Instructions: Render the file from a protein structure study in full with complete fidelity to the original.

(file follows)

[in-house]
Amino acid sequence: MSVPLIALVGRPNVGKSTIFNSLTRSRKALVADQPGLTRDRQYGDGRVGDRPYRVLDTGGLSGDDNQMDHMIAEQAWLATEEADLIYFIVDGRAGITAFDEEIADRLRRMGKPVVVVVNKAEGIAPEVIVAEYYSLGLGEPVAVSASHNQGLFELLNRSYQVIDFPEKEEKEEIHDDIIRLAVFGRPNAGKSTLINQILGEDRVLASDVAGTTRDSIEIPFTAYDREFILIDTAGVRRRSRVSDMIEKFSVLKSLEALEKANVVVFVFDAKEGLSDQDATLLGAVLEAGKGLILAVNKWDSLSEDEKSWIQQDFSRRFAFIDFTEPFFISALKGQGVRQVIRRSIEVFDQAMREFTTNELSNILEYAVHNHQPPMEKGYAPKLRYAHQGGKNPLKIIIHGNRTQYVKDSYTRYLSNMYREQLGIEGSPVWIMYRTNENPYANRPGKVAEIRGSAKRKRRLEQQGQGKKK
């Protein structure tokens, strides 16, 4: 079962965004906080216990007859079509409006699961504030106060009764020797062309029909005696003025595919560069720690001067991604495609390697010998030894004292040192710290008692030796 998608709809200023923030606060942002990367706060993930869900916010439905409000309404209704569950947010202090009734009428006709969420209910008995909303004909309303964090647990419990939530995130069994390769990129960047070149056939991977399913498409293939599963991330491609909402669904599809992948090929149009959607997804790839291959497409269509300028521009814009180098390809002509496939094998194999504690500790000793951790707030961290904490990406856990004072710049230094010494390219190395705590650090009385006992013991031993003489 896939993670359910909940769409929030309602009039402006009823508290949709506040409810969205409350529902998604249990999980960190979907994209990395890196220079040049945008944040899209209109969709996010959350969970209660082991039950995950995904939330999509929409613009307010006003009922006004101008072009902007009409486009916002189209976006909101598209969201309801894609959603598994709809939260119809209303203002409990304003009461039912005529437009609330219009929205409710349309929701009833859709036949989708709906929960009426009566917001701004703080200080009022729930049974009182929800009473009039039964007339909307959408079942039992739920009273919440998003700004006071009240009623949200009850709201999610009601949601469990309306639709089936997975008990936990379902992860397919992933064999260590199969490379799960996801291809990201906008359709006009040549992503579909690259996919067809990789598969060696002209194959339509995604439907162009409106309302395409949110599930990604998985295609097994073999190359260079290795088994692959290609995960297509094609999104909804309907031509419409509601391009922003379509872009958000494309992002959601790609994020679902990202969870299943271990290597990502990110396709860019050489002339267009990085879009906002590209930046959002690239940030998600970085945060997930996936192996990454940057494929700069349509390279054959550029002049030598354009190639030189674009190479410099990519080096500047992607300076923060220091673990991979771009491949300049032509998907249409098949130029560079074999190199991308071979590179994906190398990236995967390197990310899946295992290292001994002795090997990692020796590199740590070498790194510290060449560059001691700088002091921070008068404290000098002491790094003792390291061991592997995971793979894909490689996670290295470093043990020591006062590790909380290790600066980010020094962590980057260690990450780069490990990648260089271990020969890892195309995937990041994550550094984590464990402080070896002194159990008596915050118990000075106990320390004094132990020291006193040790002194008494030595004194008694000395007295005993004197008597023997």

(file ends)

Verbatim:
[in-house]
Amino acid sequence: MSVPLIALVGRPNVGKSTIFNSLTRSRKALVADQPGLTRDRQYGDGRVGDRPYRVLDTGGLSGDDNQMDHMIAEQAWLATEEADLIYFIVDGRAGITAFDEEIADRLRRMGKPVVVVVNKAEGIAPEVIVAEYYSLGLGEPVAVSASHNQGLFELLNRSYQVIDFPEKEEKEEIHDDIIRLAVFGRPNAGKSTLINQILGEDRVLASDVAGTTRDSIEIPFTAYDREFILIDTAGVRRRSRVSDMIEKFSVLKSLEALEKANVVVFVFDAKEGLSDQDATLLGAVLEAGKGLILAVNKWDSLSEDEKSWIQQDFSRRFAFIDFTEPFFISALKGQGVRQVIRRSIEVFDQAMREFTTNELSNILEYAVHNHQPPMEKGYAPKLRYAHQGGKNPLKIIIHGNRTQYVKDSYTRYLSNMYREQLGIEGSPVWIMYRTNENPYANRPGKVAEIRGSAKRKRRLEQQGQGKKK
């Protein structure tokens, strides 16, 4: 079962965004906080216990007859079509409006699961504030106060009764020797062309029909005696003025595919560069720690001067991604495609390697010998030894004292040192710290008692030796 998608709809200023923030606060942002990367706060993930869900916010439905409000309404209704569950947010202090009734009428006709969420209910008995909303004909309303964090647990419990939530995130069994390769990129960047070149056939991977399913498409293939599963991330491609909402669904599809992948090929149009959607997804790839291959497409269509300028521009814009180098390809002509496939094998194999504690500790000793951790707030961290904490990406856990004072710049230094010494390219190395705590650090009385006992013991031993003489 896939993670359910909940769409929030309602009039402006009823508290949709506040409810969205409350529902998604249990999980960190979907994209990395890196220079040049945008944040899209209109969709996010959350969970209660082991039950995950995904939330999509929409613009307010006003009922006004101008072009902007009409486009916002189209976006909101598209969201309801894609959603598994709809939260119809209303203002409990304003009461039912005529437009609330219009929205409710349309929701009833859709036949989708709906929960009426009566917001701004703080200080009022729930049974009182929800009473009039039964007339909307959408079942039992739920009273919440998003700004006071009240009623949200009850709201999610009601949601469990309306639709089936997975008990936990379902992860397919992933064999260590199969490379799960996801291809990201906008359709006009040549992503579909690259996919067809990789598969060696002209194959339509995604439907162009409106309302395409949110599930990604998985295609097994073999190359260079290795088994692959290609995960297509094609999104909804309907031509419409509601391009922003379509872009958000494309992002959601790609994020679902990202969870299943271990290597990502990110396709860019050489002339267009990085879009906002590209930046959002690239940030998600970085945060997930996936192996990454940057494929700069349509390279054959550029002049030598354009190639030189674009190479410099990519080096500047992607300076923060220091673990991979771009491949300049032509998907249409098949130029560079074999190199991308071979590179994906190398990236995967390197990310899946295992290292001994002795090997990692020796590199740590070498790194510290060449560059001691700088002091921070008068404290000098002491790094003792390291061991592997995971793979894909490689996670290295470093043990020591006062590790909380290790600066980010020094962590980057260690990450780069490990990648260089271990020969890892195309995937990041994550550094984590464990402080070896002194159990008596915050118990000075106990320390004094132990020291006193040790002194008494030595004194008694000395007295005993004197008597023997």